28 July 2004 | brianquinn1
Great Kung Fu fighting meets Hilarious Campiness; Old-school Kung Fu Gold
This movie was full of very good, fast-paced Kung Fu fighting. Most of it was between Ninjas and Shaolin Monks. The presence of the Shaolin Temple in any Kung Fu movie is a good sign. I love to see ninjas in Kung Fu movies, and this movie used them wonderfully. This is a period film, that takes place devoid of any guns or modern technology. I vastly prefer period Kung Fu films to those set in present day.
Some may say I am somewhat of a Kung Fu movie expert, and the only actor that I was familiar with in this movie was Alexander Lou, of "Shaolin Versus Lama" fame (which, by the way, is an incredible movie). Lou put s forth a great performance. The fighting is largely wire-free; most wire usage is limited to ninjas jumping from trees and other minor feats. There's lots of hand-to-hand combat, as well as plenty of weapon usage, particularly sticks and swords. The best aspect of the fighting (which is a very important one within all Kung Fu movies) is the fact that they are not too far apart. People watch Kung Fu movies to see Kung Fu fighting, and 45 minutes of solid plot-development just doesn't cut it. In that department, this film keeps the momentum fairly steady.
In addition to the great fighting, this movie contained lots of very funny and amusing campiness. Any Kung Fu fanatic should understand that part of the Kung Fu movie charm is their characteristic camp-factors. This movie contains all the standards: ridiculously long facial hair/eyebrows, poorly-executed camera tricks, cliché zooms and pans. In addition to these delightful gems, the humor in this movie (be it intentional or not) goes above and beyond the call Buddha. These gems include disappearing ninjas, gimmicky cat costumes with tree-scaling claws, and ninjas with burrowing powers comparable to a mole.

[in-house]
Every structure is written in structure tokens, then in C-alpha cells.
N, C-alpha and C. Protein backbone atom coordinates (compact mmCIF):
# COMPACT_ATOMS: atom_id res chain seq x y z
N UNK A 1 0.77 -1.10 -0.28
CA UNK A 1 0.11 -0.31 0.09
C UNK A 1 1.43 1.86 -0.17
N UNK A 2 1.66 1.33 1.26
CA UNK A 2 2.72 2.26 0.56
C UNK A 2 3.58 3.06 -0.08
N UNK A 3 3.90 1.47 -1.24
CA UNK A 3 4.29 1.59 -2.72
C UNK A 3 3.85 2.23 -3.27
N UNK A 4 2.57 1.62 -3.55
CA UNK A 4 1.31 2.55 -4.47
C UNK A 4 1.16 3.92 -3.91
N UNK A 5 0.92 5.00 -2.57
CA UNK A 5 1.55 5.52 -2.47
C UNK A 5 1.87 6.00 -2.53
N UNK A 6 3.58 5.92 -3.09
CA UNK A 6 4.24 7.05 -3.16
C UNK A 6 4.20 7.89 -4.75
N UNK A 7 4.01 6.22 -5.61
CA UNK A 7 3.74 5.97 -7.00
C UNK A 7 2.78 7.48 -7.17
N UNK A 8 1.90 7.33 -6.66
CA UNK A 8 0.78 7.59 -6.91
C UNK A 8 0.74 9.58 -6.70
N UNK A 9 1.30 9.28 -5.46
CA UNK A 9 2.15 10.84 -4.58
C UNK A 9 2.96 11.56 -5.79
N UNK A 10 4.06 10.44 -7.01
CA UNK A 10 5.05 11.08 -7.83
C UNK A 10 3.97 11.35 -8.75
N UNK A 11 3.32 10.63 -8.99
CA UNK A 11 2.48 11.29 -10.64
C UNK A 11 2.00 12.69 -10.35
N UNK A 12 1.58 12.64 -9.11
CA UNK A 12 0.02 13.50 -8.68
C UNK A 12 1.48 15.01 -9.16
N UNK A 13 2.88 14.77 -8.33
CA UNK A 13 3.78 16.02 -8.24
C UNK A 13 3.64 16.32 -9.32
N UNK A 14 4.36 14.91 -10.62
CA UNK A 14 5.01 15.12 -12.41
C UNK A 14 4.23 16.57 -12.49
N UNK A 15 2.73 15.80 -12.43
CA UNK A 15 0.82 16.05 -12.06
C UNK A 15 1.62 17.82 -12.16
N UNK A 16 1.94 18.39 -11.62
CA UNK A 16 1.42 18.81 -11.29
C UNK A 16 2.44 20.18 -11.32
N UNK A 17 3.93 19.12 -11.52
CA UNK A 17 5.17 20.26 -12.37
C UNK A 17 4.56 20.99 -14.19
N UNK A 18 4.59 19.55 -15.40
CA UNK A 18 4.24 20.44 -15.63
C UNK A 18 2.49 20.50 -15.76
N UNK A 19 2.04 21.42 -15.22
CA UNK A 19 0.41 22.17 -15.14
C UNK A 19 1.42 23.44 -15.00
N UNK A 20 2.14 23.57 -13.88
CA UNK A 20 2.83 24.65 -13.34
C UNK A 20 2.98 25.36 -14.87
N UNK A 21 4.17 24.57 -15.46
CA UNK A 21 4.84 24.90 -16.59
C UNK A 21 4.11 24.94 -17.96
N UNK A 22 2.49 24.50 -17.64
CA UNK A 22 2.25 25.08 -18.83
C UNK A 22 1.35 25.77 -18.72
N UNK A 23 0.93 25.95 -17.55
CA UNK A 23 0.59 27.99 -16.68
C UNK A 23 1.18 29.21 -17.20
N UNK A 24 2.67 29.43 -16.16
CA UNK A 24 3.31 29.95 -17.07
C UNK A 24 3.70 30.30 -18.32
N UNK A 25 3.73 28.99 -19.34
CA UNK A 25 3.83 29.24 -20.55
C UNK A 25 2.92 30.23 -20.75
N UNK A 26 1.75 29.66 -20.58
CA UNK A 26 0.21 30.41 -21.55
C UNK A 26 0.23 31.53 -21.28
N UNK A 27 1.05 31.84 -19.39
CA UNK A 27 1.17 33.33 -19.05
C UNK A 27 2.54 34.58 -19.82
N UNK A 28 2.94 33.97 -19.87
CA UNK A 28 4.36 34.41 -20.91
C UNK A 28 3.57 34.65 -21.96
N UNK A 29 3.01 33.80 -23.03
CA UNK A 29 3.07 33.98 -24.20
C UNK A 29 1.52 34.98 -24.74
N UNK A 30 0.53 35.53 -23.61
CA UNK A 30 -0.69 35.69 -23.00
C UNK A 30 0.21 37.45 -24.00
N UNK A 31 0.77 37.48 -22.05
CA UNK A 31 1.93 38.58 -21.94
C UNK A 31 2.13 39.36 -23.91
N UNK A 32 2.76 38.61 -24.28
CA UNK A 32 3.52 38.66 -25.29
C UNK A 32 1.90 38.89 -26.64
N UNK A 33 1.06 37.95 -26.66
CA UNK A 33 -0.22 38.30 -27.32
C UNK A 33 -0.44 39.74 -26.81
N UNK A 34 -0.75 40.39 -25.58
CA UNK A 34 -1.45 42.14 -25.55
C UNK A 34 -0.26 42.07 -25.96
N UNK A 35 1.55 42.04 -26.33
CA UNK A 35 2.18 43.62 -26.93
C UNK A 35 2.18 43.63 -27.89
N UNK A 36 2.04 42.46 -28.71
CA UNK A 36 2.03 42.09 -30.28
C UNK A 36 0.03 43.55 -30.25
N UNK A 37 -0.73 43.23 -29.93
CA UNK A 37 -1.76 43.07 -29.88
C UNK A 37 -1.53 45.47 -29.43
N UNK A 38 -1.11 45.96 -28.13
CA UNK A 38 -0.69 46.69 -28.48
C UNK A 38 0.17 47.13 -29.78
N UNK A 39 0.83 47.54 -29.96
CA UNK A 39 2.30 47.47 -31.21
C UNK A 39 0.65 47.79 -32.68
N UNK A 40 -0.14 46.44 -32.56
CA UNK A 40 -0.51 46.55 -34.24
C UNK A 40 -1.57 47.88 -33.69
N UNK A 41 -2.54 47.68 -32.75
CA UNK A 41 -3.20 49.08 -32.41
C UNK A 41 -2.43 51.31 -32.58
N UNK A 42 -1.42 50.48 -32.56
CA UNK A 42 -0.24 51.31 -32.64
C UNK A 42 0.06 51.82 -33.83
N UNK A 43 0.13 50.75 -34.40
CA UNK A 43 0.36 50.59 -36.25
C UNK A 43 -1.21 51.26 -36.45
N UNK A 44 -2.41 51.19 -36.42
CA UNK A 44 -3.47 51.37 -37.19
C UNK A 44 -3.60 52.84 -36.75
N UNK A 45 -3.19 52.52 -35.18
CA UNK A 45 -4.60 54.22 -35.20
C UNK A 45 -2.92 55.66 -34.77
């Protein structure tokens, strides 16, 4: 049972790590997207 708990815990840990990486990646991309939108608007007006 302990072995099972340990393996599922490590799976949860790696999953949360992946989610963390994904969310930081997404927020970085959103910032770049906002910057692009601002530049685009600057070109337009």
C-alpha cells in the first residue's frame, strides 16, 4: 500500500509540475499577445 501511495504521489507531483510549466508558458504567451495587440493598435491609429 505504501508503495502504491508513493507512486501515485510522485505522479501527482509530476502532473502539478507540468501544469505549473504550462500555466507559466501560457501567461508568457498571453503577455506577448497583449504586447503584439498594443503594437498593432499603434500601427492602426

If you want to be surprised by hilarity, then skip to the next paragraph. But, for those of you who are curious about the 3 funniest parts of the movie... 1) I saw an overdubbed version. There was a black Shaolin monk from Harlem in the movie, whose voice was clearly that of a skinny white guy trying to sound like Isaac Hayes. And it only made it better that he spoke in stereotypical 70s street, with lines such as "She's ash, so don't give me this trash!" and "You must be jivin'!" and met with retorts such as "The ghetto in the sky is where you're headed!", "Don't give me that rap!", and simply "You black son of a bitch!" 2) The waterspiders, which are essentially spider-shaped rafts that ninjas ride, are possibly the lease graceful and lease effective device i have ever seen a ninja use. It's hilarious to watch them paddle their spiders around as they struggle to keep up with the Shaolin Monks. 3) Nothing beats full frontal fighting. A woman is bathing when ninjas attack, so naturally she jumps out of the tub and starts Kung Fu fighting with no modesty concerning her clearly visible cooch and boobies (to both the ninjas and the audience).
In summary, I thought this movie delivered a good balance of expert fighting, and funny gimmicks. If you're looking for a moving drama, or a tear-jerking romance, then this movie is not for you. But who watches a Kung Fu movie expecting those things anyway? So, for being an authentic Kung Fu period piece that isn't afraid to be what it is, I give Ninja: The Final Duel an 8 out of 10. Not the best Kung fu movie I've ever seen, but certainly a worthy film that does the genre justice.